Hearst next claimed that there would be irreparable harm to its advertising revenue, as advertising rates were based on viewership ratings, and those ratings did not measure those viewers who used streaming services such as Aereo. The court noted that Nielsen, the foremost ratings agency, had recently begun to count online viewers as part of its ratings, and thus ruled that Hearst had not shown irreparable harm from that source either. Finally, the court ruled that Hearst’s claim that Aereo’s service would harm Hearst’s efforts to create its own online streaming service was defective as well, as Hearst’s plans for such a service were too inchoate to be irreparably harmed at this time.

Having failed the first two prongs of the preliminary injunction test, the final two factors were more perfunctory than dispositive. The court, in two paragraphs, noted that the balance of harm does not appear to clearly favor either party, and the public interest similarly “cuts both ways.” In the end, it found that neither factor did much to change its earlier conclusions, and so ruled that because Hearst had failed to show a likelihood of success on the merits, and failed to show irreparable harm, its request for a preliminary injunction was denied.

What does this case mean in a larger context? For one, it is clear that attempts to use decades-old law to regulate cutting edge technology are bound to create serious problems of interpretation. The Copyright Law regarding these issues as cited by the court comes from 1976, when cable television was still in its infancy, and has not truly evolved to keep up with the times. The court’s ruling can be interpreted in different ways. Some will argue that it allows emergent forms of technology to effectively flout copyright laws and profit off the protected material of others due to unforeseen loopholes in the law. Others will take the opposing view, that the courts are unwilling to force new forms of technology into an antiquated regime of law, and will instead allow them to innovate new forms of content distribution until some elected body makes the conscious decision to regulate these new technologies.

 

The Stream Runs Downhill: Part 2

Last week’s post focused on the court’s rejection of Aereo’s motion to change venues. But that was all the good news that the Hearst Group would receive that day, as the court next denied its request for a preliminary injunction. As is mandated in these cases, the court looked through the four-part test for granting preliminary injunctions, and found that there were insufficient grounds to enjoin Aereo’s activities while the litigation was ongoing.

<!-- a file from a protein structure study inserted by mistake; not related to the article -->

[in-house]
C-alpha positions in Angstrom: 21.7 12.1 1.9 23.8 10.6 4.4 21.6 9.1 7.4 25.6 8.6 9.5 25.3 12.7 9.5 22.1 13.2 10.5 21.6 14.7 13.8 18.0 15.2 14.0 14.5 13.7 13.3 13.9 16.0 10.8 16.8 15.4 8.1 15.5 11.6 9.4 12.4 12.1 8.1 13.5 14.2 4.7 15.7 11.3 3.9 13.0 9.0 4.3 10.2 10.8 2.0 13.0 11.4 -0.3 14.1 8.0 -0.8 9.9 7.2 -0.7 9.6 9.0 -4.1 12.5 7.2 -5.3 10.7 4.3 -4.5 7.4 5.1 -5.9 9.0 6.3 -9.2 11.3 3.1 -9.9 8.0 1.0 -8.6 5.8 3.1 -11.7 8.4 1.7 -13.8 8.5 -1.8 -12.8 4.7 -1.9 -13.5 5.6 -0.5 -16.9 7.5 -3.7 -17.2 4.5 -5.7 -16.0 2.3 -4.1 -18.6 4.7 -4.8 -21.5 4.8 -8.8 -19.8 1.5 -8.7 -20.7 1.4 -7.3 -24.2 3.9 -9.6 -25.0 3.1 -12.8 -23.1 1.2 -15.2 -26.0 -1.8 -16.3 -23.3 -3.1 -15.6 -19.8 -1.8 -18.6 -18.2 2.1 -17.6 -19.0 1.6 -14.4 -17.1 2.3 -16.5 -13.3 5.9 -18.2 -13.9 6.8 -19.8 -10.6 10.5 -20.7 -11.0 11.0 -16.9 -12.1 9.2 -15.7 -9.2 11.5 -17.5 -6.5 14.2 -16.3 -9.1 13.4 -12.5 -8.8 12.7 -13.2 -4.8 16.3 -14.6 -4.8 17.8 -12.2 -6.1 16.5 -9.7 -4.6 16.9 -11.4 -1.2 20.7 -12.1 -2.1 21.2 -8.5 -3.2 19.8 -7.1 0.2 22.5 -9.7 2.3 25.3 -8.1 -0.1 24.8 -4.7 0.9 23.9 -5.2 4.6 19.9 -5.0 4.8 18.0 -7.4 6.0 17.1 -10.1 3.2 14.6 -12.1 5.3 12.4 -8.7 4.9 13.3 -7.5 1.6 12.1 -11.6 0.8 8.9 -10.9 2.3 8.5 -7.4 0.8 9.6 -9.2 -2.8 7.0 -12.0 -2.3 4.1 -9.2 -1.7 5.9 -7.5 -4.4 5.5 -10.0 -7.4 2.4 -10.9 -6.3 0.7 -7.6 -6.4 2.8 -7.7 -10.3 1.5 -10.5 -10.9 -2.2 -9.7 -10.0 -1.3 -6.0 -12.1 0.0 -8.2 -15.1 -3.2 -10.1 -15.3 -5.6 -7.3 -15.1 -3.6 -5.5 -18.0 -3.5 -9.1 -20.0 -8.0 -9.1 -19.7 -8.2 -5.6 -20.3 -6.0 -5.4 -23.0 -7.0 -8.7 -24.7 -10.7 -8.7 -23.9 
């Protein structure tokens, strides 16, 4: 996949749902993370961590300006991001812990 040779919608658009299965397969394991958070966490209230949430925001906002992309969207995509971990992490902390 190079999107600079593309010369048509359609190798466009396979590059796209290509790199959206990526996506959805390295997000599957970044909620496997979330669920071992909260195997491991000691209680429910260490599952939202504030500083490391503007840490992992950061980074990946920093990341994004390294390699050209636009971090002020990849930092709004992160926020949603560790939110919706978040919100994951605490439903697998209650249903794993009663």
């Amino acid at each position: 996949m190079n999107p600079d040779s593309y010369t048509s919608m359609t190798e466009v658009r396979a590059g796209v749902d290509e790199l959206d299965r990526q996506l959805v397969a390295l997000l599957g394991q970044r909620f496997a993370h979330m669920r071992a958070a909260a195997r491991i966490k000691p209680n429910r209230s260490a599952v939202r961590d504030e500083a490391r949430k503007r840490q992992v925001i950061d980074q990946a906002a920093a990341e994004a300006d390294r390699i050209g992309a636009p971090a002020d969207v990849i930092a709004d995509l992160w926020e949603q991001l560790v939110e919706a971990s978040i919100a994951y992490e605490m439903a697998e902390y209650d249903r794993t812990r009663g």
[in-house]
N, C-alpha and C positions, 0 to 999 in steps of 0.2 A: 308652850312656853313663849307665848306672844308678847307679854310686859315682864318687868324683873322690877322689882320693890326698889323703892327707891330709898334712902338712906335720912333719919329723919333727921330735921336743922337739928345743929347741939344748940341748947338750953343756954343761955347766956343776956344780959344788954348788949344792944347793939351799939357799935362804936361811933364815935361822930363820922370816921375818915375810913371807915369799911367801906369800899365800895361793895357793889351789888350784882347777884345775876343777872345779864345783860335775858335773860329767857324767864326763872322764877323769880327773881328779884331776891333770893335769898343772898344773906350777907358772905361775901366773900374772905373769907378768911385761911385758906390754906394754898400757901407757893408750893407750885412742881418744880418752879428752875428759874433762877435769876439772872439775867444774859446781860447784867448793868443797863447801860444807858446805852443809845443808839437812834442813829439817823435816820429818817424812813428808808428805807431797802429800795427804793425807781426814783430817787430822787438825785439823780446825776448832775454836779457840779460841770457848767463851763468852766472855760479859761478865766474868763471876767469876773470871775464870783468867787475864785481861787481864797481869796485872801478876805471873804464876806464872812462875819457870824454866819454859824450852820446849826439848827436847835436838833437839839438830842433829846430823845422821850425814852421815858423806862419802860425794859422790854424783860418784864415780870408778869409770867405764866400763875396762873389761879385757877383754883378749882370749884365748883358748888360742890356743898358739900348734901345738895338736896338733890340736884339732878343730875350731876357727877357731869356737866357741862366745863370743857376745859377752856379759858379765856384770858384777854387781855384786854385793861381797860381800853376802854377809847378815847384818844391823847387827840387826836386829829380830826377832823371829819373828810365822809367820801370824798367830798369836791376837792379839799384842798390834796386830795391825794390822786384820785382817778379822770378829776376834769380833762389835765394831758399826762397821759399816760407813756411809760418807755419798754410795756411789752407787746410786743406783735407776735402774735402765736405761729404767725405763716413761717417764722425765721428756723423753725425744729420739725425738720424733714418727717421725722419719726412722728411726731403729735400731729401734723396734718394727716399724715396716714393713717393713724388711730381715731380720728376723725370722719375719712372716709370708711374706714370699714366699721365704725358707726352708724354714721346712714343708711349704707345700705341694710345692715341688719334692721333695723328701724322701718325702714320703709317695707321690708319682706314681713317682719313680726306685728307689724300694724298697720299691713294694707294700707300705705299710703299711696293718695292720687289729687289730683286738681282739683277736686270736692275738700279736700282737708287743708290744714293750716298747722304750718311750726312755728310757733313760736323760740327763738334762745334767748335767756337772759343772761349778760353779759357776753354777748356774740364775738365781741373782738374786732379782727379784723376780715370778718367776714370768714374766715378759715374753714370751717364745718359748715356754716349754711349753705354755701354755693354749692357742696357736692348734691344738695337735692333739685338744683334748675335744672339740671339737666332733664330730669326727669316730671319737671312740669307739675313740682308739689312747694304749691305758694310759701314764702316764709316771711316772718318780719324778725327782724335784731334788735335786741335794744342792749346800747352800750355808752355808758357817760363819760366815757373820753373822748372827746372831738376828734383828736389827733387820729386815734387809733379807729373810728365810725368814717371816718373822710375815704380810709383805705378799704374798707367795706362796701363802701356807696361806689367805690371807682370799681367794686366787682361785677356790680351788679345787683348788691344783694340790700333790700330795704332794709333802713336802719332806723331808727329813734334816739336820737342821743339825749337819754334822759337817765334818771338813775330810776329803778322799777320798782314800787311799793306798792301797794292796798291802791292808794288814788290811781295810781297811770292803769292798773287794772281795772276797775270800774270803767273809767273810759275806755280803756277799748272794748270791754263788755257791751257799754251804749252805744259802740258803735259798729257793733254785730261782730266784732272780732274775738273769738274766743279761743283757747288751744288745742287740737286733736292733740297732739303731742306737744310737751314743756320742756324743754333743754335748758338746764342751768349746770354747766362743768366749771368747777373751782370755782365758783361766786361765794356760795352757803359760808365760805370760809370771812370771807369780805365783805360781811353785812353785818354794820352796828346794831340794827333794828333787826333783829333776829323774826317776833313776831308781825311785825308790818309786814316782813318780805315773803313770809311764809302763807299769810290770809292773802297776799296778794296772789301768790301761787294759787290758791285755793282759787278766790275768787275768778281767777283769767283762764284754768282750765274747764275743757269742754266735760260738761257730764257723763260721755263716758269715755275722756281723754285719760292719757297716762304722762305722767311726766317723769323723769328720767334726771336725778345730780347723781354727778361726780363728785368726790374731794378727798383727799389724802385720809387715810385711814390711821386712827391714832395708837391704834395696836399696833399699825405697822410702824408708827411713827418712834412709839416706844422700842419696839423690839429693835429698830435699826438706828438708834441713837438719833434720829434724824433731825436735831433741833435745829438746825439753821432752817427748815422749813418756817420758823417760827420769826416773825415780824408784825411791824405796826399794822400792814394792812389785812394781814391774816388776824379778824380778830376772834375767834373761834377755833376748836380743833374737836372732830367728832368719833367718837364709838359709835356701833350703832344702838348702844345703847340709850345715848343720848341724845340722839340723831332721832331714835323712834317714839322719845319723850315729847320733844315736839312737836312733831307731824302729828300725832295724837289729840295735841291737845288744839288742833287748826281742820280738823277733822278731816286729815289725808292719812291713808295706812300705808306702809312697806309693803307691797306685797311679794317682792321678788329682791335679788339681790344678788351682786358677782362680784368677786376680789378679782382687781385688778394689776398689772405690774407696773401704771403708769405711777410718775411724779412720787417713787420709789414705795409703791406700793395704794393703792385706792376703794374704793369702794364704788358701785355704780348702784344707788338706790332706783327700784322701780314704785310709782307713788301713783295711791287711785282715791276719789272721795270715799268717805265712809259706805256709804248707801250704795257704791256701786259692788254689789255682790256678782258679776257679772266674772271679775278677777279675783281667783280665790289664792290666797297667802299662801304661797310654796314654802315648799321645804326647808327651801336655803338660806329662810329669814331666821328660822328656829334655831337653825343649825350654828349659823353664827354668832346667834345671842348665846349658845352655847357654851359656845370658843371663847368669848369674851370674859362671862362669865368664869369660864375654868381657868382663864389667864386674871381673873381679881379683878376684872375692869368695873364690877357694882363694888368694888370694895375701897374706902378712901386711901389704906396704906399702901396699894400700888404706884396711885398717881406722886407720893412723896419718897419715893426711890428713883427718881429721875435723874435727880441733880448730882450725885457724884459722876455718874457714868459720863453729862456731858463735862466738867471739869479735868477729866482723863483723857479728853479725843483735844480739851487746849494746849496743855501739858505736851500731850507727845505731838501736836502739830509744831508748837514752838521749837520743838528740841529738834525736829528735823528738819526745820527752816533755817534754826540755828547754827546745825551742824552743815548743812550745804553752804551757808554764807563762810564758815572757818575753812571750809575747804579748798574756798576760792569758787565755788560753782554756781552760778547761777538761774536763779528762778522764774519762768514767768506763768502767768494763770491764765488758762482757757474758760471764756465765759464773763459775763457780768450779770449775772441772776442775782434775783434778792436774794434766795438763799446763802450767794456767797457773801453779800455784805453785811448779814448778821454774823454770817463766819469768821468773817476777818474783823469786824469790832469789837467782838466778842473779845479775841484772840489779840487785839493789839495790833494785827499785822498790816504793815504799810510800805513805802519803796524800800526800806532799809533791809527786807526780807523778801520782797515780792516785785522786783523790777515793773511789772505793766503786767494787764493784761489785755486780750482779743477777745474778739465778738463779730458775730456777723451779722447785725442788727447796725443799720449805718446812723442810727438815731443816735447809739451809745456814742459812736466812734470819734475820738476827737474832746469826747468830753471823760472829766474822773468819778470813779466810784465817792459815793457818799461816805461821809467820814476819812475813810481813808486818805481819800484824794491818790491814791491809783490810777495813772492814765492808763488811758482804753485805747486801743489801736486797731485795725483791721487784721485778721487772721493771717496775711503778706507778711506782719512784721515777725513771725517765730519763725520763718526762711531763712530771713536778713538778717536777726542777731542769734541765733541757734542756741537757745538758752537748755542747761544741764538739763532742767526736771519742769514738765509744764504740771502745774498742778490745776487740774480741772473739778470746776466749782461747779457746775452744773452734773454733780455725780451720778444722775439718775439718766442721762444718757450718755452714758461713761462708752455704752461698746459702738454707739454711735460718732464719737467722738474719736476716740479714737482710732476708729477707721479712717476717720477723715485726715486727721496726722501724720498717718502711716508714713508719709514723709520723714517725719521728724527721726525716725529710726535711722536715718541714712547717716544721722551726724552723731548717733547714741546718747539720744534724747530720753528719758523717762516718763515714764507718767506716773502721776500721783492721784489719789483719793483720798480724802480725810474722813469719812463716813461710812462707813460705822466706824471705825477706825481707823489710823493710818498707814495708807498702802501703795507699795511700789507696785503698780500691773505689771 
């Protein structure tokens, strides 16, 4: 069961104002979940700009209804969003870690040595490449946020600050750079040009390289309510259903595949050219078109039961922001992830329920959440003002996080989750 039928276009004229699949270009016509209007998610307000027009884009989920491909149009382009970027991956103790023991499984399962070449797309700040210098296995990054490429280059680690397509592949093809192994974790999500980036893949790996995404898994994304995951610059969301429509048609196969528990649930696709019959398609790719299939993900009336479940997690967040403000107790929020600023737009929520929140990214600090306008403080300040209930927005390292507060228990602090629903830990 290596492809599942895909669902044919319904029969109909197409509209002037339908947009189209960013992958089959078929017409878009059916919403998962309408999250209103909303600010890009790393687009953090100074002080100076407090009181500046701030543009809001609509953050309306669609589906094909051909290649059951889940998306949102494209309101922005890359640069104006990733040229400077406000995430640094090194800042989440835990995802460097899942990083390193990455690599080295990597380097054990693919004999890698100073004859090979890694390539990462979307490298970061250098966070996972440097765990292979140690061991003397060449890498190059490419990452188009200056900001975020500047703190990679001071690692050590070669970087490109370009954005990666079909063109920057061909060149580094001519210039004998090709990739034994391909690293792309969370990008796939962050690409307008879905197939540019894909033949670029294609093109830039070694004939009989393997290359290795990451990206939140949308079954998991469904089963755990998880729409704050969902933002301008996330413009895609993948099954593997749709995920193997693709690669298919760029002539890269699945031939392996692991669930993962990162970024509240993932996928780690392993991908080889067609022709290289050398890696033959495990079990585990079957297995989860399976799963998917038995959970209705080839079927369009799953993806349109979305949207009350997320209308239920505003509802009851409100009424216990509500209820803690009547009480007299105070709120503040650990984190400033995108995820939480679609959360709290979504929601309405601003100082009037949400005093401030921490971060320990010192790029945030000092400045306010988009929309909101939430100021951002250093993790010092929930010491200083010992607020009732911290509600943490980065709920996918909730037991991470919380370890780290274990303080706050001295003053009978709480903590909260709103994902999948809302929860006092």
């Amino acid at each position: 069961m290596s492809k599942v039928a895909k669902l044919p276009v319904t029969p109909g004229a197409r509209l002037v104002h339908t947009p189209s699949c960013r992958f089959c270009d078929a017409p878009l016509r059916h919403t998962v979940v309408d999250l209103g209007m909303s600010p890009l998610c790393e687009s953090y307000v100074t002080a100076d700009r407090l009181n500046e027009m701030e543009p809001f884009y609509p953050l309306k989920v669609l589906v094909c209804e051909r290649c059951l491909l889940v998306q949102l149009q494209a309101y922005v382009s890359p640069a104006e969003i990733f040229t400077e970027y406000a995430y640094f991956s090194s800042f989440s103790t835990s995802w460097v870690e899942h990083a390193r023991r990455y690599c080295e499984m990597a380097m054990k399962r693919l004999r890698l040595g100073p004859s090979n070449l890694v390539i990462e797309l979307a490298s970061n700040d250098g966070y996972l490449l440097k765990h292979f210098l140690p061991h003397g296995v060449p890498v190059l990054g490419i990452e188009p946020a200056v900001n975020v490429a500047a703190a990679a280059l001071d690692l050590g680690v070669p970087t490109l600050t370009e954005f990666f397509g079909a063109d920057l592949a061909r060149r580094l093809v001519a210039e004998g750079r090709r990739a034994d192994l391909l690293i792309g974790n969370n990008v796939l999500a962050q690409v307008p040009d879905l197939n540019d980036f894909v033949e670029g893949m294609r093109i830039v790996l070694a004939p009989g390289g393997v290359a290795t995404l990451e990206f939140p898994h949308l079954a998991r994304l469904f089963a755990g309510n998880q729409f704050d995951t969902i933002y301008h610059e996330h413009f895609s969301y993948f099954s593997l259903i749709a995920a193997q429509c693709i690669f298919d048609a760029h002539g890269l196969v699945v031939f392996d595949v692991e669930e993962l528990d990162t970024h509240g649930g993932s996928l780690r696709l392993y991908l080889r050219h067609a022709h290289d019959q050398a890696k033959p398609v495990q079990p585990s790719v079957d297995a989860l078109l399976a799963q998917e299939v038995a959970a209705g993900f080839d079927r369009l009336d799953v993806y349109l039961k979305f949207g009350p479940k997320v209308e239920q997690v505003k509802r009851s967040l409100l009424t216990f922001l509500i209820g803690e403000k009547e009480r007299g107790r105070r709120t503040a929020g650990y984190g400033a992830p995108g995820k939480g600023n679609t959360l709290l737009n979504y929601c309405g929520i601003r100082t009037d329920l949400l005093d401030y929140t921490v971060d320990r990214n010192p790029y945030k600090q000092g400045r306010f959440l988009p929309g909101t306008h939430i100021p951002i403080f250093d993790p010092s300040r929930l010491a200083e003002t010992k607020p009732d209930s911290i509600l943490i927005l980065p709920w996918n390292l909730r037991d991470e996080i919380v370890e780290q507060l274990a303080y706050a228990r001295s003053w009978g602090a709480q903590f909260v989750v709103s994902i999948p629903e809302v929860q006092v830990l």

First, the court examined the likelihood of success on the merits, noting that, in the 1st Circuit, at least, this factor is the most important. At this point, the technological advancements of the past few years run headlong into the decades-old body of copyright law. The court first concedes that the 1st Circuit has never ruled whether the use of a DVR-like device infringes on the right of the copyright holder, more specifically, whether Aereo’s interception and conversion of the broadcast into a digital and recordable form infringes on the copyright holder’s exclusive right to control the public transmission of its works.

Lacking any direct precedent of its own, the court turned to the 2nd circuit, which had previously ruled that a DVR, in effect, created a personal recording of the broadcast, and then transmitted that personal copy to the viewer, meaning that it did not publicly re-transmit the broadcast, and so did not infringe on any copyright. Aereo, as the court noted, had already successfully defended its service in the 2nd circuit, and had won because the court found that its service was sufficiently similar to the earlier DVR case and that, therefore, no infringement had taken place. More specifically, that court had noted that Aereo only allowed viewers to view those digital copies that Aereo had specifically prepared for them at their request, and that each copy was unique.

In that decision, however, there had been a dissent, which argued that, due to advances in technology, it no longer made sense to determine whether a transmission was private by the nature of the copy, but instead whether or not the viewer saw what was, essentially, a public broadcast to begin with. They also noted that some district courts have appeared amenable to determining the nature of a broadcast by how it was originally transmitted rather than how it was ultimately received.

The court, however, found that attempting to use Hearst’s proffered interpretation would force an untenable construction of the Copyright Act, and so reverted to the 2nd Circuit’s ruling on the matter, finding that Hearst was not likely to prevail on its claim that Aereo had infringed on Hearst’s copyright through unauthorized retransmission.